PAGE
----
Interestingly, the difference in microleakage could not be predicted between Filtek™ Bulk Fill Flowable and SDR®, since both are from the same material type, have similar properties, and have enhanced translucency [37] that promotes light transmittance and enables adequate curing efficiency up to 4-mm bulk of composite. However, the average particle size of Filtek™ is 0.6 nm, whereas the SDR® average particle size is 4.2 nm. This difference in particle size may have contributed to hindering light penetration of the light cure and consequently polymerization. Another explanation could be the novel monomer composition [3].

Study limitations and further research

The methodology used for bulk-fill flowable RBC was application of the material in 4-mm bulk to fill the entire cavity prepared. This methodology is in contrast to that used in the clinical setting, where the manufacturer recommends use of the 4-mm bulk as the base layer for boxes deeper than 4 mm, followed by a capping layer (open sandwich technique). This is primarily due to the difficulty in handling the flowable consistency for replicating the anatomy of the tooth, not due to material limitation. For this reason, the study design was adequate for the intended polymerization and microleakage testing of the material.

In this in vitro study, the polymerization method was specified, using 90° occlusally in relation to the tooth, 5 mm away from the tooth with continuous light curing. Use of tofflemire matrix to prevent curing light transmission proximally was necessary for the purpose of this study (i.e., evaluating the microleakage of 4-mm bulk fill of RBC). The 5-mm distance was selected to simulate the clinical setting. However, curing 90° from the occlusal surface is difficult to achieve in some of the situations where the restoration is hard to reach, and it is not the typical clinical curing method. But it was used in this study to standardize the restoration and curing method procedure for all the samples. Perhaps future studies could involve different cavity designs that enable a more relevant clinical protocol, using a clear matrix and different curing directions.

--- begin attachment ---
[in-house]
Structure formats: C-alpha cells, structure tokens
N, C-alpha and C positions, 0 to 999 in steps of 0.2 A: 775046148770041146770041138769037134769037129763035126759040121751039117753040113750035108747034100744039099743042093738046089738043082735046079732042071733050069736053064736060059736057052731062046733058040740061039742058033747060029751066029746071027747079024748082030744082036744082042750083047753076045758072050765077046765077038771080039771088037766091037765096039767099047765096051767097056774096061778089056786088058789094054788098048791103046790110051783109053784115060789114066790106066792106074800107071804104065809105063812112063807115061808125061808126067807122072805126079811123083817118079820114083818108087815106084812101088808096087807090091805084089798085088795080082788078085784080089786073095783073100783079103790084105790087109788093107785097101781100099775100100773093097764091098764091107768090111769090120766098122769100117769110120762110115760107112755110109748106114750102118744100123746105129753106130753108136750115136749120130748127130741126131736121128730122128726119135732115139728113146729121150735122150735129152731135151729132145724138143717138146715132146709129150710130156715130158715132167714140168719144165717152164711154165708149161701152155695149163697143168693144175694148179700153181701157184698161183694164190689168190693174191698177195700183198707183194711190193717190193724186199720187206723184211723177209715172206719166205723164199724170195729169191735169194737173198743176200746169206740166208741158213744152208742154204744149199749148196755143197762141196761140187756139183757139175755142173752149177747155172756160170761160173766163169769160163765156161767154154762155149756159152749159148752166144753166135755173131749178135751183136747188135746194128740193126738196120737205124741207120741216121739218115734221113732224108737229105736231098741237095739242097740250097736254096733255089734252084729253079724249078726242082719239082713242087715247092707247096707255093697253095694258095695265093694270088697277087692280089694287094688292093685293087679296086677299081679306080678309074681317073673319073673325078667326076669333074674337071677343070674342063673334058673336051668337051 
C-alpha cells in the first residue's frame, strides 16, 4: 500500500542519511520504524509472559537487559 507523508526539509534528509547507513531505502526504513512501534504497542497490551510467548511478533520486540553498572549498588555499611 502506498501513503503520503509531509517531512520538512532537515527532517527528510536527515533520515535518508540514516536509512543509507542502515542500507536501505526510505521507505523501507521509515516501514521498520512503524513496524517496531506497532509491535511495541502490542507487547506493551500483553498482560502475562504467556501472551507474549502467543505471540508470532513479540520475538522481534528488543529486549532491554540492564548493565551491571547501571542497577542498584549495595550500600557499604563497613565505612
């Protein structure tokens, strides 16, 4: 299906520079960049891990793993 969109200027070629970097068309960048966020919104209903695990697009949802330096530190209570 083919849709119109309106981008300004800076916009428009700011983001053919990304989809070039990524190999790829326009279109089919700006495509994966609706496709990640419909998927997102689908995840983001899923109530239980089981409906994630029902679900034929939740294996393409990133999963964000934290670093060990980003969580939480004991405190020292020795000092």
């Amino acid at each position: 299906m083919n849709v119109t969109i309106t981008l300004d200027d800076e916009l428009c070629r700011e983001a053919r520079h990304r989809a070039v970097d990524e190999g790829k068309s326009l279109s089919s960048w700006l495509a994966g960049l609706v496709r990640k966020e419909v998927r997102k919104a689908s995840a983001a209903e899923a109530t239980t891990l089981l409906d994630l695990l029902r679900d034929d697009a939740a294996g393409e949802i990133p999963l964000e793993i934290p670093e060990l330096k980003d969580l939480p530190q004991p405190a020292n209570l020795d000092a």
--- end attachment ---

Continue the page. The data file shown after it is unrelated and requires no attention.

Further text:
In this study, we adopted a commonly used aging method to simulate the degradation of bond over time in the oral cavity, aging by thermocycling. The efficacy of thermocycling in simulating clinical aging has been the subject of controversy among researchers [38, 39]. Although it is the most frequently used method of aging for microleakage evaluation up to now, there is no consensus in the literature for a relevant regimen for aging [19]. Other aging methods include water storage and thermomechanical loading. Previous studies showed statistically significant difference between thermocycling and water storage, thermocycling being superior [40]. Furthermore, thermomechanical loading is superior to thermocycling, with a statistically significant difference [41]. Thermomechanical loading is recommended for use in future studies, as it is more analogous to the oral condition.